It was September 2020 when Monero informed their users that they were working on a new update feature for their network. Today, Monero developers have announced that they have launched their new updates. The update named ‘Oxygen Orion’ will offer a newer version of its node software to the users.
As per Monero, the project was supported by 30 contributors. The primary functionality of the new software update is to improve the privacy of the network. The update will be focused on improving all aspects of cryptocurrency’s performance that are related to privacy.
The most prominent functionality of the new update is the CLSAG (Compact Linkable Spontaneous Anonymous Group) feature that is introduced by the new software update.
On one of their blogs, Monero commented about the role of the CLSAG in its latest software update. They stated that with the help of the CLSAG, the network will be able to shrink the size of the transactions by 25%.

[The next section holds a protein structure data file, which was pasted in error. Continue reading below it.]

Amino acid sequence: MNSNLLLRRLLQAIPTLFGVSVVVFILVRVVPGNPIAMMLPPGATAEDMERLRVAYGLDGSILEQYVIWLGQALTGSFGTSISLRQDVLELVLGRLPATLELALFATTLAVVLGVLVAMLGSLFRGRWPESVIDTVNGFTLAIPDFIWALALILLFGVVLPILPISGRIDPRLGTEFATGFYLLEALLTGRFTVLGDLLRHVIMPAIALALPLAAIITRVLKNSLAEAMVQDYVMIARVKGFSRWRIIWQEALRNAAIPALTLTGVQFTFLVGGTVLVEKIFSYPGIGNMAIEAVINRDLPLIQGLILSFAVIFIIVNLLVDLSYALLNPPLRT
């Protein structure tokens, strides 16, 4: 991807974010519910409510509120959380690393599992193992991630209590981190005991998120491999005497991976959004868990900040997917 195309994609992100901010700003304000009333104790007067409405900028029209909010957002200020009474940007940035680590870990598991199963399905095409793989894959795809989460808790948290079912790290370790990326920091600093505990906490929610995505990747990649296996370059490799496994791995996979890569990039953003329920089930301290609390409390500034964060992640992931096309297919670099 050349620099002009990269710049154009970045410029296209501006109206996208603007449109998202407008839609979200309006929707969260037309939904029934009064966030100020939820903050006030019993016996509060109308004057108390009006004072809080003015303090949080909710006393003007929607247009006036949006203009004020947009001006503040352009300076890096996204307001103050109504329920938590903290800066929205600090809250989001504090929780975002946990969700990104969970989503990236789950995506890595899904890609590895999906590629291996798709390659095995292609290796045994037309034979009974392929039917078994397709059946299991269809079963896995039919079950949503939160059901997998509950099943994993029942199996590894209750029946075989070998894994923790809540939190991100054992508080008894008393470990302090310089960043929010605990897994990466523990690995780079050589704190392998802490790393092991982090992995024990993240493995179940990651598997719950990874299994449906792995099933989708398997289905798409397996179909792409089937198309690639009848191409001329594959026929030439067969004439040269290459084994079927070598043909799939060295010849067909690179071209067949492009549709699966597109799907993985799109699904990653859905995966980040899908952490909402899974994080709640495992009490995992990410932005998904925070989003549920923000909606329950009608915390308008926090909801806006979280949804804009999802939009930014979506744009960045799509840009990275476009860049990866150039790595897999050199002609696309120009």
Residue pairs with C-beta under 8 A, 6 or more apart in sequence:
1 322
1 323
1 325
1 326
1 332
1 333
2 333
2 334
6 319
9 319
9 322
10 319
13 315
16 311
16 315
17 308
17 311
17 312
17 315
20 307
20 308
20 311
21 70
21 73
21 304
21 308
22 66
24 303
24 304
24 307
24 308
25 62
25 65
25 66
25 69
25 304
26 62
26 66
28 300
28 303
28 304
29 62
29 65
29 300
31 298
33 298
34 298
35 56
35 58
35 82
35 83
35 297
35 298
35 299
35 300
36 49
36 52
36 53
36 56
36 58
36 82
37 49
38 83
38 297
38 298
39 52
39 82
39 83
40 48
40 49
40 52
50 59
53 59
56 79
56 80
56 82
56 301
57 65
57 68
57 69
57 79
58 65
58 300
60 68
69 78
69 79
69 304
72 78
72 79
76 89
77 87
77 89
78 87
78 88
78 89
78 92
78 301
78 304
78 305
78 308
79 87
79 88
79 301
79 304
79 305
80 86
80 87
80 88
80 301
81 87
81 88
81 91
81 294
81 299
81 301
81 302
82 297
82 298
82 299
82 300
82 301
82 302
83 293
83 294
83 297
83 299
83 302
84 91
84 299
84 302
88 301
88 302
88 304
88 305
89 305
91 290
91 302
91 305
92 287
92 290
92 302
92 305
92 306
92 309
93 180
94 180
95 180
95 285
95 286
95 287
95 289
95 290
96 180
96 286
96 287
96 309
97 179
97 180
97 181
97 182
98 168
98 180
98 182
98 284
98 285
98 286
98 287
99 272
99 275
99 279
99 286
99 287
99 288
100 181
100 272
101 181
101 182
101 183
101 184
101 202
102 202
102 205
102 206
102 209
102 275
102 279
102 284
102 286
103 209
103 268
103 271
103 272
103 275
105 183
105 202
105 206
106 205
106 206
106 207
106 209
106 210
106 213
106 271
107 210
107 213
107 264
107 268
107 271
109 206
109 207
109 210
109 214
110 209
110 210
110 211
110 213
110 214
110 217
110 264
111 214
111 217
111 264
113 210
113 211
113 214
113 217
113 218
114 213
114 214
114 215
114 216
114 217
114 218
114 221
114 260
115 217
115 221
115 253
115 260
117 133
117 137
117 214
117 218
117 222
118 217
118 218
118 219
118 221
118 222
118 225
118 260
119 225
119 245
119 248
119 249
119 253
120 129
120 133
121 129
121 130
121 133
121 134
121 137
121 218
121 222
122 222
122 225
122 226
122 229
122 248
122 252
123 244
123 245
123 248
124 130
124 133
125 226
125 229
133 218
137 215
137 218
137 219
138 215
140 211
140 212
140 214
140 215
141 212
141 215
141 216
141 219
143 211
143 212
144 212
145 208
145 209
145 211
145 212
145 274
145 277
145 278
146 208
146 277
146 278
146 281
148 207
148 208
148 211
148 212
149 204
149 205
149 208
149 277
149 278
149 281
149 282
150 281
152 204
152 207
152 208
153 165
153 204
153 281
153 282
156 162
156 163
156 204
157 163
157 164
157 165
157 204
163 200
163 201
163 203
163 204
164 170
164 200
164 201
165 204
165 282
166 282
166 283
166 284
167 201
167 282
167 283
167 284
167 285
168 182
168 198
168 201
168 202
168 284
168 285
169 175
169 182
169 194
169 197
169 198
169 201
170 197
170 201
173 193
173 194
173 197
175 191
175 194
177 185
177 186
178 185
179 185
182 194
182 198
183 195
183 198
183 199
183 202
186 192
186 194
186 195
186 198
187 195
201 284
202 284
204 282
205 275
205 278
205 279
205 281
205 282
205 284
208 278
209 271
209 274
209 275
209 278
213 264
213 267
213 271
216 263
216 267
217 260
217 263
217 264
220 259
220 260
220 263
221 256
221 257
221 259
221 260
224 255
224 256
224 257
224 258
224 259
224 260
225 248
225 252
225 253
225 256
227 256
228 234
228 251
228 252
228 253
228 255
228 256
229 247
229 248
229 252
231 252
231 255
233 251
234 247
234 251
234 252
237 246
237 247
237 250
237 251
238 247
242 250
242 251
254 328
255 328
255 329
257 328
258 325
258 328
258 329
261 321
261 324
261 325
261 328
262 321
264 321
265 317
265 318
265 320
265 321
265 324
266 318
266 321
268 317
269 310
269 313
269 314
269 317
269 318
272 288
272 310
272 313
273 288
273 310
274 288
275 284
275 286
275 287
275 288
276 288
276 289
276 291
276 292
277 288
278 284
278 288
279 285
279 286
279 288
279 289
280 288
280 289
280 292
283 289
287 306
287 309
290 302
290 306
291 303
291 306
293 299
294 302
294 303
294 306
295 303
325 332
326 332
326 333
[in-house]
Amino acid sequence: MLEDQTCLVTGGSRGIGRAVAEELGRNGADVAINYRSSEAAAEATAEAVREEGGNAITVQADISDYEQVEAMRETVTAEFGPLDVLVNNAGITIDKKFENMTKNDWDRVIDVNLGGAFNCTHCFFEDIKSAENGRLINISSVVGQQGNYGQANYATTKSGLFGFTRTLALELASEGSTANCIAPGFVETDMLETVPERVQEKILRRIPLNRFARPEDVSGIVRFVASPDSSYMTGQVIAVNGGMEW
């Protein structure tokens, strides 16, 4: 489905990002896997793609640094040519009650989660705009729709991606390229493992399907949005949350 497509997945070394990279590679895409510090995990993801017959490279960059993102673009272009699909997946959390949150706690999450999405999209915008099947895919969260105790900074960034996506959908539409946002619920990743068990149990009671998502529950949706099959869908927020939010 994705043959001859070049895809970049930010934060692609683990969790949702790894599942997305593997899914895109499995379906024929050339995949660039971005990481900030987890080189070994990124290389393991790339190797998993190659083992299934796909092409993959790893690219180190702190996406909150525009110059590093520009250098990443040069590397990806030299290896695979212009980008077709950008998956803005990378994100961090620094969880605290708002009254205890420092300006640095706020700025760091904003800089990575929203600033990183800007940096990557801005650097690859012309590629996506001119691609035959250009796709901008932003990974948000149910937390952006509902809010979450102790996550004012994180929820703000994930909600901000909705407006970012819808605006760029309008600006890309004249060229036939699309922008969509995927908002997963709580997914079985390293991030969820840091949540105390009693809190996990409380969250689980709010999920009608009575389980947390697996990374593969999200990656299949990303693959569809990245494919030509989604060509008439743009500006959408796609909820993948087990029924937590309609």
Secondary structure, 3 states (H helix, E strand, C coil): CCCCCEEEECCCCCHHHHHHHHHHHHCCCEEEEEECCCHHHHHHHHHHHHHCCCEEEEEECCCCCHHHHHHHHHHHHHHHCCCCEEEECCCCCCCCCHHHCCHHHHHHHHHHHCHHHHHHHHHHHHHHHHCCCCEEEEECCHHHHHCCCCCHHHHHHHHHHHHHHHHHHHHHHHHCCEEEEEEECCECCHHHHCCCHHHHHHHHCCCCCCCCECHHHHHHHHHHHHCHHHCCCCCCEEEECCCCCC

Furthermore, the CLSAG is designed to assist in improving the transaction times. Most importantly, the feature will focus on maintaining the privacy of the transactions being processed.
Monero’s developing team also provided some more information related to the network’s security system. They added that the update also focuses on improving the security protocols of the network with respect to the ‘Dandelion ++’ solution.
The ‘Dandelion ++’ is a network solution developed by Monero and is responsible for hiding the IP addresses of the users.
The developing team at Monero further added that their updates are hard forks. This means that the users participating in the Monero network will be required to keep their software up-to-date.
They also added that the users with hardware wallets where they store their XMR would also be required to keep their firmware up-to-date.
The Monero team has launched this update even when they are facing too much pressure from the multiple fronts. In September, the Internal Revenue Service from the United States of America made an unusual announcement. As per the IRS, a bounty price of $625,000 would be given to the person who will be able to crack into Monero’s privacy protocols.